Strategies for Parents Taking Their High School Juniors on the Road for Campus Visits

Parents of high school juniors everywhere are gearing up to hit the road over spring break to visit colleges of interest to their teenagers. While families can get a tremendous amount of valuable college information online, even in today’s Internet age, there’s no substitute for an in-person visit to get a true feel for an institution, its campus and its students.

Organizing a college tour road trip can be a daunting task for parents. Which schools should be visited? How many schools? How do you make the most out of a campus tour? Richard E. Bavaria, Ph.D., senior vice president of education outreach for Sylvan Learning, offers the following tips for organizing a spring break college tour that parents and students alike will give an “A” for information-gathering and fun.

Tips – College tour 101

1. Start by Casting a Wide Net. If you and your teenager haven’t already done so, start by putting together a long list of potential schools of interest—up to 20 schools—for further investigation and research. Carefully consider a wide range of selection criteria, such as, geographic location, rural/suburban/urban campus setting, size of student enrollment, religious affiliation, academic strengths and offerings, tuition, tuition assistance and athletic programs, among others. Include a range of “dream,” “target” (strong odds of acceptance based on your teen’s SAT and/or ACT scores, grade point average (GPA), and “safety” schools.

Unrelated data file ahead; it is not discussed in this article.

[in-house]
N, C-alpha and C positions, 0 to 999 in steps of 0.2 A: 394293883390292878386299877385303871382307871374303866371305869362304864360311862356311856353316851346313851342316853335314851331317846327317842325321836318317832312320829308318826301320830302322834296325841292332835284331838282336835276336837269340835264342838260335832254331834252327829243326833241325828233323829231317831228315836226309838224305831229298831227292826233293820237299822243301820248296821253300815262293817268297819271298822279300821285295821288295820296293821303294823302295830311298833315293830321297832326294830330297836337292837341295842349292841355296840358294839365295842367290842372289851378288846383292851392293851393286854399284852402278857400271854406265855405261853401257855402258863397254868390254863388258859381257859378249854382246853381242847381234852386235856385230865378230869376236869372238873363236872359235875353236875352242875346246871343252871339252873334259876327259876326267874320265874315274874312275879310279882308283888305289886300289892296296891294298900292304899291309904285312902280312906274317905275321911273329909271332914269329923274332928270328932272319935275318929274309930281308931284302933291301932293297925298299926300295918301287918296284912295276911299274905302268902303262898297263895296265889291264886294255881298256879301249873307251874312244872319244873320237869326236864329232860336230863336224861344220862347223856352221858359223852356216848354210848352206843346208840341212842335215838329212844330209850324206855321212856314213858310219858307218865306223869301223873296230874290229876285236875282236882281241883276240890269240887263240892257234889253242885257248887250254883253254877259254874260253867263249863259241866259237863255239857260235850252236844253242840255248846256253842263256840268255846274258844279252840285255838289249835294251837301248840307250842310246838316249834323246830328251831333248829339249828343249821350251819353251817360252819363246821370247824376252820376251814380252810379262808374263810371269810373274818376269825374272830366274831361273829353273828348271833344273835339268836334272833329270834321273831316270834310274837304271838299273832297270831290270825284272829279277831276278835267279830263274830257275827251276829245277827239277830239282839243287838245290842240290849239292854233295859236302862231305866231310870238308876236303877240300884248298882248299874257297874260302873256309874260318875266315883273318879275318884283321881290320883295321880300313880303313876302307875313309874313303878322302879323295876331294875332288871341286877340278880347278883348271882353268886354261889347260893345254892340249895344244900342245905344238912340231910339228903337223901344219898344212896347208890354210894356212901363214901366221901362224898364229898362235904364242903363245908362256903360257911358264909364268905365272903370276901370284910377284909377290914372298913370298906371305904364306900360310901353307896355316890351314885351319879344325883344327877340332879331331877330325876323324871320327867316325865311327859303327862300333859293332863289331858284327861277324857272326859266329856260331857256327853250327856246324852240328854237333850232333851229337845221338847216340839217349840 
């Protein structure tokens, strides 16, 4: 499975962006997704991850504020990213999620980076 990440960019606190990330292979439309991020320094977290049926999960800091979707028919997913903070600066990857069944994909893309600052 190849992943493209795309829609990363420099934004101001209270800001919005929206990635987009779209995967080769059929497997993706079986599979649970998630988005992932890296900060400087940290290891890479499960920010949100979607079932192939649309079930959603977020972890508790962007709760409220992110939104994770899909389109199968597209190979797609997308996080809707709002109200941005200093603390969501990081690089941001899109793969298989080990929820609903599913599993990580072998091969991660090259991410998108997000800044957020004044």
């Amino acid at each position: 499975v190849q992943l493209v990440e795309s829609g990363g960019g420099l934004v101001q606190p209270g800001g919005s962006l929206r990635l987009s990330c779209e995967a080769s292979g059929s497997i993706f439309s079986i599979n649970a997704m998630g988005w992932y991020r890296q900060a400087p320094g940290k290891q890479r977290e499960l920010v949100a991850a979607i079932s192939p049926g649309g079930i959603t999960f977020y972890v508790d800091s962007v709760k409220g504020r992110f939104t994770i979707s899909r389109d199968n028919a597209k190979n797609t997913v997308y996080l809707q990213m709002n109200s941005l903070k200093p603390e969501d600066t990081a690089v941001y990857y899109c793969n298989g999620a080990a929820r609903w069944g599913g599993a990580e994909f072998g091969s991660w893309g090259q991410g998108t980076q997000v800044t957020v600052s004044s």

2. Finalize Your Target Tour List. Once you have compiled your initial pool of possible school targets, narrow down that list to a more realistic number of schools to visit—schools that meet the criteria for your teen and your family. Fine tuning your list is a task that can easily be accomplished by visiting schools’ Web sites, reviewing college guides from the library or bookstore and, of course, by working with your teen’s school guidance counselor. Other students, friends and family members can also offer invaluable insights.

3. Get SAT/ACT Test Prep Support. If you remove a school from your teen’s final target list because his or her SAT or ACT test scores aren’t in that school’s typical accepted student range—or you’re afraid they won’t be—consider obtaining SAT/ACT test prep support from your local Sylvan Learning ( With student application submissions hitting record highs—and acceptance rates at historic lows at many schools around the country—the level of competition to get into the “top” colleges is more intense than ever before.

4. Visit While College is in Session. Every family’s final “visit” list of schools is different; some travel to 12 or more campuses while others only visit a handful. Based on the geography of your target tour list, you may, in fact, wind up making a few road trips—perhaps one over spring break and then one or two long weekend treks. Regardless of how many campuses you visit, make sure to schedule your visits while college is in session and students are attending classes. Don’t visit during midterms or finals and avoid weekend visits if at all possible, since classes are seldom held then. Be sure to call ahead and check on tour times, dates offices are closed, and visit/interview policies. If spring proves problematic because your target schools have spring break the same week your teen does, fall of senior year is also an ideal time to visit.

5. Remember the 2/2/2 Rule. Two schools a day. Don’t try to visit more than two schools a day, especially if the schools aren’t close to one another. Any more than that and you’ll never have enough time to really get a fair sense of the school, which after all, is the entire point of taking the road trip.